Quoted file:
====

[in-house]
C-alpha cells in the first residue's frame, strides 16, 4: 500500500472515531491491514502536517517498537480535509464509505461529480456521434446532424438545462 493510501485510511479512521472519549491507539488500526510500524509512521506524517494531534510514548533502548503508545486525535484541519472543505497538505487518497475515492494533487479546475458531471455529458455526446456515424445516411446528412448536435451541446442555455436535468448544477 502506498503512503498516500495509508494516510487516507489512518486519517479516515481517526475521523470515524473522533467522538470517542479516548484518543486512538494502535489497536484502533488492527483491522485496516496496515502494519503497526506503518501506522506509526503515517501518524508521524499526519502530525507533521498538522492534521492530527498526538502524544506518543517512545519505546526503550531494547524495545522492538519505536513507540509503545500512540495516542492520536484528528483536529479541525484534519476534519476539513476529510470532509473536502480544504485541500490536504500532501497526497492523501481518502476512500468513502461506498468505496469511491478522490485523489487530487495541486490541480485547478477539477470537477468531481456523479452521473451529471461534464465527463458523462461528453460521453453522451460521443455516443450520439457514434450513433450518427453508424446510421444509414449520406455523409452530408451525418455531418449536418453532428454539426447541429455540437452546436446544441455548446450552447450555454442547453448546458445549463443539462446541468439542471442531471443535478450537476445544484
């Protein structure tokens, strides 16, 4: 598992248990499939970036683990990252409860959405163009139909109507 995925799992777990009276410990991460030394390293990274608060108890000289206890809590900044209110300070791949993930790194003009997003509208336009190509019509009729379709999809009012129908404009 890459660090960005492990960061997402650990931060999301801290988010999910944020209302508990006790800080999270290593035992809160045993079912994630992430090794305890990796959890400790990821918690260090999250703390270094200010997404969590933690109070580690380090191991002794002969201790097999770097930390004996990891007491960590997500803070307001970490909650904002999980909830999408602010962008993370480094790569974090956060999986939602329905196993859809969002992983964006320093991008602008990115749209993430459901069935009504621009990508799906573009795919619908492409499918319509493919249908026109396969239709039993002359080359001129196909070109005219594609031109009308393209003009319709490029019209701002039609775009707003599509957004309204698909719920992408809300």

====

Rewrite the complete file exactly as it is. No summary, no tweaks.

[in-house]
C-alpha cells in the first residue's frame, strides 16, 4: 500500500472515531491491514502536517517498537480535509464509505461529480456521434446532424438545462 493510501485510511479512521472519549491507539488500526510500524509512521506524517494531534510514548533502548503508545486525535484541519472543505497538505487518497475515492494533487479546475458531471455529458455526446456515424445516411446528412448536435451541446442555455436535468448544477 502506498503512503498516500495509508494516510487516507489512518486519517479516515481517526475521523470515524473522533467522538470517542479516548484518543486512538494502535489497536484502533488492527483491522485496516496496515502494519503497526506503518501506522506509526503515517501518524508521524499526519502530525507533521498538522492534521492530527498526538502524544506518543517512545519505546526503550531494547524495545522492538519505536513507540509503545500512540495516542492520536484528528483536529479541525484534519476534519476539513476529510470532509473536502480544504485541500490536504500532501497526497492523501481518502476512500468513502461506498468505496469511491478522490485523489487530487495541486490541480485547478477539477470537477468531481456523479452521473451529471461534464465527463458523462461528453460521453453522451460521443455516443450520439457514434450513433450518427453508424446510421444509414449520406455523409452530408451525418455531418449536418453532428454539426447541429455540437452546436446544441455548446450552447450555454442547453448546458445549463443539462446541468439542471442531471443535478450537476445544484
């Protein structure tokens, strides 16, 4: 598992248990499939970036683990990252409860959405163009139909109507 995925799992777990009276410990991460030394390293990274608060108890000289206890809590900044209110300070791949993930790194003009997003509208336009190509019509009729379709999809009012129908404009 890459660090960005492990960061997402650990931060999301801290988010999910944020209302508990006790800080999270290593035992809160045993079912994630992430090794305890990796959890400790990821918690260090999250703390270094200010997404969590933690109070580690380090191991002794002969201790097999770097930390004996990891007491960590997500803070307001970490909650904002999980909830999408602010962008993370480094790569974090956060999986939602329905196993859809969002992983964006320093991008602008990115749209993430459901069935009504621009990508799906573009795919619908492409499918319509493919249908026109396969239709039993002359080359001129196909070109005219594609031109009308393209003009319709490029019209701002039609775009707003599509957004309204698909719920992408809300």